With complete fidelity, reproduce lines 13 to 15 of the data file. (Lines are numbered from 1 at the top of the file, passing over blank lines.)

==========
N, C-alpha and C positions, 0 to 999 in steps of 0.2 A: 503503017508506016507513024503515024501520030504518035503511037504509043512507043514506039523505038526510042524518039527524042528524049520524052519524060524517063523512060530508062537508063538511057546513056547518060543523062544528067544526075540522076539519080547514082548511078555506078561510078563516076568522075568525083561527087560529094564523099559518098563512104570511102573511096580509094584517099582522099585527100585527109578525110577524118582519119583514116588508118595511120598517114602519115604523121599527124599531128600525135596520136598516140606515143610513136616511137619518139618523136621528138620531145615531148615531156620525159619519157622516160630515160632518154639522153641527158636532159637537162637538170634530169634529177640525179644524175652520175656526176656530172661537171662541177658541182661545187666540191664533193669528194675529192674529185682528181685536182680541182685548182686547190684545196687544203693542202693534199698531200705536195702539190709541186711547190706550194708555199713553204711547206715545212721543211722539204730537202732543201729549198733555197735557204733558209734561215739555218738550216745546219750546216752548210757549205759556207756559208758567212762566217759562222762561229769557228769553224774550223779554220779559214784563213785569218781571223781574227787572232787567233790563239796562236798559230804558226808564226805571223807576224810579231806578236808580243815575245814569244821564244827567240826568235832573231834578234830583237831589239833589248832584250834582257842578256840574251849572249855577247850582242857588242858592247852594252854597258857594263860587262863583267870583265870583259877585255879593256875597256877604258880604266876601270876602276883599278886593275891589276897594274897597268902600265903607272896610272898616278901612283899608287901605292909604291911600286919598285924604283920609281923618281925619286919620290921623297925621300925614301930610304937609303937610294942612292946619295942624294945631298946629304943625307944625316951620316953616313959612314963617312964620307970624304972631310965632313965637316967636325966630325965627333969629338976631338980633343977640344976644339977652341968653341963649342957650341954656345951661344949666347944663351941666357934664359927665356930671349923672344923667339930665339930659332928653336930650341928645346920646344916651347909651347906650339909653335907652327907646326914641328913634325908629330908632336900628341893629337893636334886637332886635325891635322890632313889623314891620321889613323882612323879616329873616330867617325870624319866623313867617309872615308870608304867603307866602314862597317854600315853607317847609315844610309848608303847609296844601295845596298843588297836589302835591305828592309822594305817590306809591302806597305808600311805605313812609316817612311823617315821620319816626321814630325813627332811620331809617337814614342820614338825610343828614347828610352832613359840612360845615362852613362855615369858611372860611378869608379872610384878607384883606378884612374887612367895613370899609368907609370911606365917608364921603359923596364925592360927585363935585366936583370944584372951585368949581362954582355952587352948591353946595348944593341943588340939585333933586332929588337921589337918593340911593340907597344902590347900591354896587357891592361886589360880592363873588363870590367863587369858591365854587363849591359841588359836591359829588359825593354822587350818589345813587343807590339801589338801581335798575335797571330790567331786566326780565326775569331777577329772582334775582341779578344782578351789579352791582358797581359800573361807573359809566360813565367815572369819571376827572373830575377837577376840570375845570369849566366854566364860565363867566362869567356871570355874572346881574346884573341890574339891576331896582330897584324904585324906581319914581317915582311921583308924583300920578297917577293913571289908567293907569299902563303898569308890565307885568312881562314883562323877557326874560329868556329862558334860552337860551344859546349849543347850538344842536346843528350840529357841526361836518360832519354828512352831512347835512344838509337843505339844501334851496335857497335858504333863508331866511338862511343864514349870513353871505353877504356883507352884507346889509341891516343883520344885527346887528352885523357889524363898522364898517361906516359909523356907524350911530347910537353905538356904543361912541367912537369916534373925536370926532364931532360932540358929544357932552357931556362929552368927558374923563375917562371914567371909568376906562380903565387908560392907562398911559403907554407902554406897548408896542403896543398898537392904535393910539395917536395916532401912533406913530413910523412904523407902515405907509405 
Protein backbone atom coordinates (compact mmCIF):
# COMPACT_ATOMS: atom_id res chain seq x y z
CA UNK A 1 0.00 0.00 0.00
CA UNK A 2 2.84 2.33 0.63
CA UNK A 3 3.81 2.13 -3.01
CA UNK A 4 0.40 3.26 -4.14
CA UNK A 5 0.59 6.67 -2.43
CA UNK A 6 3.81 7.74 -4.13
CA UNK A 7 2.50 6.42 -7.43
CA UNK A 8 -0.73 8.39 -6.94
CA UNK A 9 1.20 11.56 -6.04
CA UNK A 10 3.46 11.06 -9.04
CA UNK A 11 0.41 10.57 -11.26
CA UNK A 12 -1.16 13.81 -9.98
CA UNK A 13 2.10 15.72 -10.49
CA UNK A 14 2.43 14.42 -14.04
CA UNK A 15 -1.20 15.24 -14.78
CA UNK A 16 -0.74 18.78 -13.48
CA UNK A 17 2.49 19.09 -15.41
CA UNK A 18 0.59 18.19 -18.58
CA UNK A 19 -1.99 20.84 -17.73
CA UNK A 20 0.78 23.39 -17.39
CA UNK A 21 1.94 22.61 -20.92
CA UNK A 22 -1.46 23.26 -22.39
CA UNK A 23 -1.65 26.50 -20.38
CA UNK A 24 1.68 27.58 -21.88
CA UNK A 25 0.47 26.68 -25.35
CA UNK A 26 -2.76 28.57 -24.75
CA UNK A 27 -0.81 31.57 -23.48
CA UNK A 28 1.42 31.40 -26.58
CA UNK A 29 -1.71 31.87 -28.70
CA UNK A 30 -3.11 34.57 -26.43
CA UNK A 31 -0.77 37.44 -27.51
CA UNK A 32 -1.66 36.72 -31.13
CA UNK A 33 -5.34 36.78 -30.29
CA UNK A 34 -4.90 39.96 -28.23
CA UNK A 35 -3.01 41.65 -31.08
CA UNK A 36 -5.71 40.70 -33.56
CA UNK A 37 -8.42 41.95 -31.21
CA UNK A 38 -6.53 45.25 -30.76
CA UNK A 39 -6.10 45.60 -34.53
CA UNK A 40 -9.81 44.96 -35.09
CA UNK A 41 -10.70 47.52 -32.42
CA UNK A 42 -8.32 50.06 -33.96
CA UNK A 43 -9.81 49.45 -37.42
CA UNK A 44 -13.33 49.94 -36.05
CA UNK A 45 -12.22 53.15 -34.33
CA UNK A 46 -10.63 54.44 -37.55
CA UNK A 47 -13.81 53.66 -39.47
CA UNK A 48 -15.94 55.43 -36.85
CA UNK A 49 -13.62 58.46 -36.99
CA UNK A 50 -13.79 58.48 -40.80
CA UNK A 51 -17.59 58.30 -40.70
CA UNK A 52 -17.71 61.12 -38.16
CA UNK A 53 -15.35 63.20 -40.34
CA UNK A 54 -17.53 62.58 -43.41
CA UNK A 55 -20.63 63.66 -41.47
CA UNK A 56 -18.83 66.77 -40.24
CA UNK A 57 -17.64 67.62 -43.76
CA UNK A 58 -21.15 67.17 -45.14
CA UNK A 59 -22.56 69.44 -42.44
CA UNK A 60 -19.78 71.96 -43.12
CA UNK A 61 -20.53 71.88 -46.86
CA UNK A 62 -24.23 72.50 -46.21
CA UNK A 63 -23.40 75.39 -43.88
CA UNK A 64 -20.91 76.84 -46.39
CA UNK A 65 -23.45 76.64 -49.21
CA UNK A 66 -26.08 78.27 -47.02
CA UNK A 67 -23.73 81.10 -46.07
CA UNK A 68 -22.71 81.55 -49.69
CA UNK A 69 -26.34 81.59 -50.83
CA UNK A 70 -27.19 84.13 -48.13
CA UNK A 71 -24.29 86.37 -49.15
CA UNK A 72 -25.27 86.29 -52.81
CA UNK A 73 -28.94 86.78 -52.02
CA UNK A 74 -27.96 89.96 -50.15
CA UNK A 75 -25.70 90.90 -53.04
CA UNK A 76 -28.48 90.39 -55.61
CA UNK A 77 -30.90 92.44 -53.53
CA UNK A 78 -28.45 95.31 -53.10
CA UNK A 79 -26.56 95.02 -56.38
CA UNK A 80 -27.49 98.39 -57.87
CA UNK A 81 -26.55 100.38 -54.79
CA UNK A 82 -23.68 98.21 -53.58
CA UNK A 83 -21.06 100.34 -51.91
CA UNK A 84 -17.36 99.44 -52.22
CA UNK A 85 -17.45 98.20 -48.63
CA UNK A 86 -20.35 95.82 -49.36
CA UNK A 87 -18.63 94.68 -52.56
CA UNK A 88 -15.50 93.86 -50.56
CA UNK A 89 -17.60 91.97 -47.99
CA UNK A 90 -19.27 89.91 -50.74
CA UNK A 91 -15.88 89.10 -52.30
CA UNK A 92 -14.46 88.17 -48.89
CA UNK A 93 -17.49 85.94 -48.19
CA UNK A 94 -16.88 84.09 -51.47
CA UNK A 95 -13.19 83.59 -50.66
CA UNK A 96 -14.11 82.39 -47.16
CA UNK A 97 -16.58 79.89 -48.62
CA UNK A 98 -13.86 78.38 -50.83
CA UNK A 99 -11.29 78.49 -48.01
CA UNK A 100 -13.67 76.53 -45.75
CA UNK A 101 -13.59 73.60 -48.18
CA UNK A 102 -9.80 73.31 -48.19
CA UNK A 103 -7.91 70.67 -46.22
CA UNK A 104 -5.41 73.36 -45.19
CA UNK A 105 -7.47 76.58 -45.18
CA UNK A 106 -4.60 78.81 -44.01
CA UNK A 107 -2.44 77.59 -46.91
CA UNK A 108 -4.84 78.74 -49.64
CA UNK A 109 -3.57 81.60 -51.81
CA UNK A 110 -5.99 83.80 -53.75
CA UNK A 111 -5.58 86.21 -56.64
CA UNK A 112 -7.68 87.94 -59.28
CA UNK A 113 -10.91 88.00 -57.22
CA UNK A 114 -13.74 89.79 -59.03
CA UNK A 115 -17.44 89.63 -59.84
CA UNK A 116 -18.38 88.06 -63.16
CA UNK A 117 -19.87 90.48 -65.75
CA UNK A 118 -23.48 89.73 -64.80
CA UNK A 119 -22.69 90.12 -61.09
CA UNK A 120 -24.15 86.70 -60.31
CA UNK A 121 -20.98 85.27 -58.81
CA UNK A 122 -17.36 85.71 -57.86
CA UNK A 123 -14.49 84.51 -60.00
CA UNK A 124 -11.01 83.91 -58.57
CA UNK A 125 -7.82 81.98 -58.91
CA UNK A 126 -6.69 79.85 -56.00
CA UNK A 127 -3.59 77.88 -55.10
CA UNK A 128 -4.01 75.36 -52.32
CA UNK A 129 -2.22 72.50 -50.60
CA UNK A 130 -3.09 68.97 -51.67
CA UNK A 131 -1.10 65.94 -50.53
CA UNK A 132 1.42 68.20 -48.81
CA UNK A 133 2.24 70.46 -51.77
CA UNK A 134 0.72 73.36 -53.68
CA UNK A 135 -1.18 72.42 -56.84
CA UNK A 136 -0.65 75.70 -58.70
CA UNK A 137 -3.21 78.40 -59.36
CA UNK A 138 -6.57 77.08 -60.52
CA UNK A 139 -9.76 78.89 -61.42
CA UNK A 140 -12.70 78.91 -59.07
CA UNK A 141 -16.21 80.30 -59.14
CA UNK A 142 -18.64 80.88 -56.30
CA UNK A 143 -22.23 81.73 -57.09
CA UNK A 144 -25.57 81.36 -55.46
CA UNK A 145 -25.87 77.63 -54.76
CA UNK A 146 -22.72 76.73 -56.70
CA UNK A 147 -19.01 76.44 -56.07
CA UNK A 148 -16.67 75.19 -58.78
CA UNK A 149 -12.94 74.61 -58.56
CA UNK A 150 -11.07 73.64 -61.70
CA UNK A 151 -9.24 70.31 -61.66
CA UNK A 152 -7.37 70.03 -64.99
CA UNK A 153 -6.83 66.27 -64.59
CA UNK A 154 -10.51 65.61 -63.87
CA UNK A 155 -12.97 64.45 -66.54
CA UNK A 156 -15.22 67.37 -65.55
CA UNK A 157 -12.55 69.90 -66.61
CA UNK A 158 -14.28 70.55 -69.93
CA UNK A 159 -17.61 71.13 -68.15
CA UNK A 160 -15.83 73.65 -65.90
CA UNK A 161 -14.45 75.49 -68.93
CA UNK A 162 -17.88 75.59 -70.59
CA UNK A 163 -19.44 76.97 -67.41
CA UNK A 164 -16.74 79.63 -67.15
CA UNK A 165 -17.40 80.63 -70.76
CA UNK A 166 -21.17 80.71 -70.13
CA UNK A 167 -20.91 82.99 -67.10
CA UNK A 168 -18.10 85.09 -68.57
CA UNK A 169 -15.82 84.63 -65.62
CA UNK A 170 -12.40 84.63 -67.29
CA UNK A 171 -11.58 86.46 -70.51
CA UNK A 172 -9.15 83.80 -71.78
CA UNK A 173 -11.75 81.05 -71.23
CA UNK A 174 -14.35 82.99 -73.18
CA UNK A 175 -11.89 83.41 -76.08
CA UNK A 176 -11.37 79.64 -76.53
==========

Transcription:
CA UNK A 10 3.46 11.06 -9.04
CA UNK A 11 0.41 10.57 -11.26
CA UNK A 12 -1.16 13.81 -9.98